Magnetic Resonance Spectroscopy

Extracting metabolic information with noninvasive technology

Think fat only shows on the outside? Lidia Szczepaniak, PhD, will tell you that's not the case. Using a revolutionary research technique known as magnetic resonance spectroscopy, Dr. Szczepniak can measure the amount of fat inside an organ. The goal: to fight Type 2 diabetes—the kind that's linked to diet and that accounts for 90 percent of all diabetes cases. Not everyone who's overweight or obese goes on to develop the disease. Understanding how fat behaves inside organs may help doctors predict who's most susceptible—a big step to effective prevention.

Magnetic resonance spectroscopy is based on the same principles as magnetic resonance imaging (MRI), but goes a step further: it extracts metabolic information from the organ it's imaging. "With this technique, we're able to accurately gauge how much fat is in the liver or the pancreas," says Dr. Szczepaniak. Prior to this noninvasive technology, that could only be done by first performing a biopsy—removing a part of the organ and then investigating the fat content.

According to Dr. Szczepaniak—a physicist by training and now director of magnetic resonance spectroscopy at the Smidt Heart Institute—in chronic obesity, the adipose tissue designed to store fat begins to malfunction, so fat spills into the liver, pancreas and skeletal muscle. In some people, the pancreas can compensate by secreting more insulin, the metabolism-regulating hormone. In others, it can't. It's in these unlucky individuals that the risk of Type 2 diabetes goes up. "We believe fatty pancreas is the culprit," says Dr. Szczepaniak. "It's unable to secrete enough insulin to compensate, and the person progresses to Type 2 diabetes."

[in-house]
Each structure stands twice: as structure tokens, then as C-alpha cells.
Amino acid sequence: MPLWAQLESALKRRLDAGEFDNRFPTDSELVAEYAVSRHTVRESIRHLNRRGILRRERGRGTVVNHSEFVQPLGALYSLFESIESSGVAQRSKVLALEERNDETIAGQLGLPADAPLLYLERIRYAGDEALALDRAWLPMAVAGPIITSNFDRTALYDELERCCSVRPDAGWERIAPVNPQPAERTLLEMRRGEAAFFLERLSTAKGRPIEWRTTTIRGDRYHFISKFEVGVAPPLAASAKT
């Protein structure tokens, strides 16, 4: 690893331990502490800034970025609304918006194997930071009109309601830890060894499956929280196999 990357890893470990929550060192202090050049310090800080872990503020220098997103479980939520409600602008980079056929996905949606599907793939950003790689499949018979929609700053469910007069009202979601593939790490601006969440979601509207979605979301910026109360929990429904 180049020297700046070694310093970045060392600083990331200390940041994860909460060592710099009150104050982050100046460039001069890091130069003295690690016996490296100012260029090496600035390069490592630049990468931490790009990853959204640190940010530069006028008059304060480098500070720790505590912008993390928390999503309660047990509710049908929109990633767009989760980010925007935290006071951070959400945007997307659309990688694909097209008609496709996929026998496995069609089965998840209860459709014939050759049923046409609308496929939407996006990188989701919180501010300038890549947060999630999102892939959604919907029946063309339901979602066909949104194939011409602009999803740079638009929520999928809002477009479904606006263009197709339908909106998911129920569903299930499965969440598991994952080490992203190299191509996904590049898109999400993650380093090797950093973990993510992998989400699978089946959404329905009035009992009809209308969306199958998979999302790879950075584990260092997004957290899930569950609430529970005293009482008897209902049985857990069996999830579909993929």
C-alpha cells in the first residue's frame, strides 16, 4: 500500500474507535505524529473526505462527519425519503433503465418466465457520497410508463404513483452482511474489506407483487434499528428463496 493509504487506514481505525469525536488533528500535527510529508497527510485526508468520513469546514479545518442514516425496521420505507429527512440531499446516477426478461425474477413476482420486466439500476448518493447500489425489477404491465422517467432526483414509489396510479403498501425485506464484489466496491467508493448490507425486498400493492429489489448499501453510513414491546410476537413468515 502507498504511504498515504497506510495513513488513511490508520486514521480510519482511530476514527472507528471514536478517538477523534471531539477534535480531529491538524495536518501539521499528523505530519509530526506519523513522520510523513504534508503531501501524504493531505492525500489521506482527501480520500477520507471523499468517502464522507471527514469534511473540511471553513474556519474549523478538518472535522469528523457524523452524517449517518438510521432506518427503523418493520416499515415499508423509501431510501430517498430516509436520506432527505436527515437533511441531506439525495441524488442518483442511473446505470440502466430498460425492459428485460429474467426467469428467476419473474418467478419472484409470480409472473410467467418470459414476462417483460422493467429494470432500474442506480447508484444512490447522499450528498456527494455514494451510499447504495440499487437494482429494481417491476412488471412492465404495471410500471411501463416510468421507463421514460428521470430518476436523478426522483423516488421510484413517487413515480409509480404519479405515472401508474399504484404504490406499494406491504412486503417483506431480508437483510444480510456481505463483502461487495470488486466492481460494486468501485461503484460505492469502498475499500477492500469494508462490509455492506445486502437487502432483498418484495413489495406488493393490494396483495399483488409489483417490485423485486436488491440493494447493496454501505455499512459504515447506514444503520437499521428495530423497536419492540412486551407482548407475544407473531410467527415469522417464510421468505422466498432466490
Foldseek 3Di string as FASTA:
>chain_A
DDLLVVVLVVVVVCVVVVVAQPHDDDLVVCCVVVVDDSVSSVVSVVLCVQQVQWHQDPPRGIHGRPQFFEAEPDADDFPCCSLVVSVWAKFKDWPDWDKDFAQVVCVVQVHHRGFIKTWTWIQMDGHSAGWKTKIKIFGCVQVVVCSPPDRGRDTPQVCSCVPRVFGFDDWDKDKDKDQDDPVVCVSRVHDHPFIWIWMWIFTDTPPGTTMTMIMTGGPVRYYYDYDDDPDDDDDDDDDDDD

In a study, Dr. Szczepaniak and her colleagues compared African-American, non-Latino Caucasian and Latino participants. The result: Latinos were the most likely to store fat in their pancreas. "We believe this accounts for the higher rates of Type 2 diabetes among that population," says Dr. Szczepaniak.

She hopes the revolution in diagnostics will lead to the most meaningful revolution of all—effective prevention that improves and lengthens the lives of countless individuals and reverses the epidemic rise in Type 2 diabetes.